I went with the R-XSR version. The receiver is snugly mounted in the back of the quadcopter and there are antenna tubes included to protect your receiver antennas. I would highly recommend to glue them to the 3D printed piece, so you do not lose them (the fit is a bit lose, and I lost one of the tubes during one of my first packs).

The receiver is only powered when the battery is plugged in - so for the first time binding I would absolutely recommend to take off the props.

I was a bit disappointed that the R-XSR was only setup for SBUS and not FPort. Having it set via F.Port has the big benefit that you also get telemetry to the flight controller, so no need to send RSSI back via a dedicated channel from the transmitter.

It is unfortunate that there is no R9 option, since I think you can really benefit from a long range receiver on this exploration styled quadcopter.


When it comes to motors you can chose if you would like to run it on 4S with Xing 1408, 3600KV motors or on 6S with Xing 1408, 2800KV motors.

You can also get the 6S version and fly them on 4S if you prefer lower KV. This will probably also reduce the noise the quadcopter is making quite a bit.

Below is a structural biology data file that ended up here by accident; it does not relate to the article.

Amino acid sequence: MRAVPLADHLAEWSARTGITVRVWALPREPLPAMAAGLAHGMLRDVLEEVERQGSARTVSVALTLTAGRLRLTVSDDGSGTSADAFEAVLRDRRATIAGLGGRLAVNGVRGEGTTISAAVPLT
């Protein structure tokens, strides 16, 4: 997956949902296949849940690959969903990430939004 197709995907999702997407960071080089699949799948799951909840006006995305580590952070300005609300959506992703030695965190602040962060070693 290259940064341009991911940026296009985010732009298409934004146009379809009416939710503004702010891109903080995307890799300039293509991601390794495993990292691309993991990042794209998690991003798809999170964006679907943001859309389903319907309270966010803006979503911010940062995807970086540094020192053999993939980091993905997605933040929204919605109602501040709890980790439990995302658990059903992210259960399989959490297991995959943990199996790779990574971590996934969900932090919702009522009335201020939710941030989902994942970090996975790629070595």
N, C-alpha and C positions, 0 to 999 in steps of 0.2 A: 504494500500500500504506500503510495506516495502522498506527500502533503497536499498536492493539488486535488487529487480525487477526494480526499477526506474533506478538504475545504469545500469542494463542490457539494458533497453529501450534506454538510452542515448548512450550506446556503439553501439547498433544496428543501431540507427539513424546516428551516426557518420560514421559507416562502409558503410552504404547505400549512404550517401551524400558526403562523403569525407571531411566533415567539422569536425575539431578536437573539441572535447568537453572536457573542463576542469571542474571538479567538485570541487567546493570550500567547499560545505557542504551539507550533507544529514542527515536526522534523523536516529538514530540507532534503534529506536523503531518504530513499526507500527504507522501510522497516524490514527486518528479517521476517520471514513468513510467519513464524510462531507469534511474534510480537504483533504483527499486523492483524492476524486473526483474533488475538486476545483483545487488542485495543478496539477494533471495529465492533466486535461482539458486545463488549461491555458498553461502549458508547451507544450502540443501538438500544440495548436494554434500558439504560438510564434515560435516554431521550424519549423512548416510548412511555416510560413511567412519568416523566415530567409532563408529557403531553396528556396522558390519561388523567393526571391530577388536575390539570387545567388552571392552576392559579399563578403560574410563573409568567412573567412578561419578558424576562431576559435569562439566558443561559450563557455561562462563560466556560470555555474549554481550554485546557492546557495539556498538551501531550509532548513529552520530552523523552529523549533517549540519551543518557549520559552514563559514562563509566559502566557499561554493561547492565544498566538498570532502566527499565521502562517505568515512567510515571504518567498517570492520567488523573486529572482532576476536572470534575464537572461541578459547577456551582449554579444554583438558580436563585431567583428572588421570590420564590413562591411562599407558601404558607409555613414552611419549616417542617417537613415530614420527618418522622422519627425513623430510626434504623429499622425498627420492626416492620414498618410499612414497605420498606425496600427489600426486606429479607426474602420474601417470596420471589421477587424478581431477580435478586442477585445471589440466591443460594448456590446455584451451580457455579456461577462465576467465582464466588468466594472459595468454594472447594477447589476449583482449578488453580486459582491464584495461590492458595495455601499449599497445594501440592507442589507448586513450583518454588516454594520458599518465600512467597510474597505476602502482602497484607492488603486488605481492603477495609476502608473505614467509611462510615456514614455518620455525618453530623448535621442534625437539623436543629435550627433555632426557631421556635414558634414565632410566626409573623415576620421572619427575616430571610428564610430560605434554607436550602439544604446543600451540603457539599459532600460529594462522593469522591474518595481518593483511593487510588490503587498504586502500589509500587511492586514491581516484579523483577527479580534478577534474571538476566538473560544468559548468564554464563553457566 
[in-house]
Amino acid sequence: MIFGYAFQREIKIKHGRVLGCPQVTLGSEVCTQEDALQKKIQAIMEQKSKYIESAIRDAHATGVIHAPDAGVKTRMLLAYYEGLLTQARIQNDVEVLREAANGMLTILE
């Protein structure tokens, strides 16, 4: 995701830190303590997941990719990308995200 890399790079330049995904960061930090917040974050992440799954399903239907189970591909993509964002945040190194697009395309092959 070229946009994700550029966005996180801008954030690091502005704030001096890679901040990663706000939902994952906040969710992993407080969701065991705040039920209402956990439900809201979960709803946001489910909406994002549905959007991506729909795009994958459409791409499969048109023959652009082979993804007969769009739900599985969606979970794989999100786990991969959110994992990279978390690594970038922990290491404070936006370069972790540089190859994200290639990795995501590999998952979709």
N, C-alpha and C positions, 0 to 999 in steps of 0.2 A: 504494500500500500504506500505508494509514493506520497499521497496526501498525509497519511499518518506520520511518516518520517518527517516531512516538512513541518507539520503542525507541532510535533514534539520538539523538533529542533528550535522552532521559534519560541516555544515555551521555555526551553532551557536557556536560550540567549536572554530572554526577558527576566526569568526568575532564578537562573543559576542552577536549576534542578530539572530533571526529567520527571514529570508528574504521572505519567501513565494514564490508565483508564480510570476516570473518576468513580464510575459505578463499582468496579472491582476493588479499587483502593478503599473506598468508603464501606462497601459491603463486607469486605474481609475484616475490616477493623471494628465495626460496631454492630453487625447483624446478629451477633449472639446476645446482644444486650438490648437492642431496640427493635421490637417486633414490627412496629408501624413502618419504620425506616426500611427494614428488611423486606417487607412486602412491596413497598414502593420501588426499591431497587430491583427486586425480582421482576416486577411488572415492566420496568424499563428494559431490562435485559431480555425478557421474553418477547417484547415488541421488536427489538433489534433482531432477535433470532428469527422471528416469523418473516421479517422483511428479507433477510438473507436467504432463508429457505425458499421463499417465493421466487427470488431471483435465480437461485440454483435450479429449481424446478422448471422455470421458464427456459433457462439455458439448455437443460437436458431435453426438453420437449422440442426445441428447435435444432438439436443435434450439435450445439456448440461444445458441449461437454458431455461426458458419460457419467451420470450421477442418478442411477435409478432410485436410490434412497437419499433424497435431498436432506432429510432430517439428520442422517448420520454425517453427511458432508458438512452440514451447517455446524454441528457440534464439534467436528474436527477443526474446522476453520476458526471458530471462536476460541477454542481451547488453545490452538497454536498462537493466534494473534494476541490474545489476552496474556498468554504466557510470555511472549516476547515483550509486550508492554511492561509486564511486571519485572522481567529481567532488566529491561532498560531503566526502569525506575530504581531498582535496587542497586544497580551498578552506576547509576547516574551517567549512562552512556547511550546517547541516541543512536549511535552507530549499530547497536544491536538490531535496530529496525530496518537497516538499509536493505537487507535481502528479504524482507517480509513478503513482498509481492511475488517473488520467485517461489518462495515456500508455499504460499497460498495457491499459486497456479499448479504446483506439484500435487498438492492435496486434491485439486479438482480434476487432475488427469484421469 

The iFlight Xing motors have always been very reliable for me - so nothing to complain about here. Although I would love to see the bell to be removable with a screw instead of the C-Clip.

The shaft is made of titanium, has a M5 thread and is hollow on the inside. The magnets are rounded and the motor seems to be very well balanced.

Motor direction is reversed by default, so the props are spinning out.


The included props are 3” tri-blades with a pitch of 45 - iFlight MegaBee V2 3045. But there are a couple of other props that you might want to give a try:

FPV camera

The included camera is a Caddx EOS2, but the Green Hornet will fit any other nano sized cam too. The camera is directly soldered to the flight controller.

I’ve heard other people complaining about the camera being 16:9, but my Green Hornet either came with a 4:3 or my Skyzone goggles are chopping off the sides - at least I do not have a stretched image as some with 4:3 goggles have been mentioning.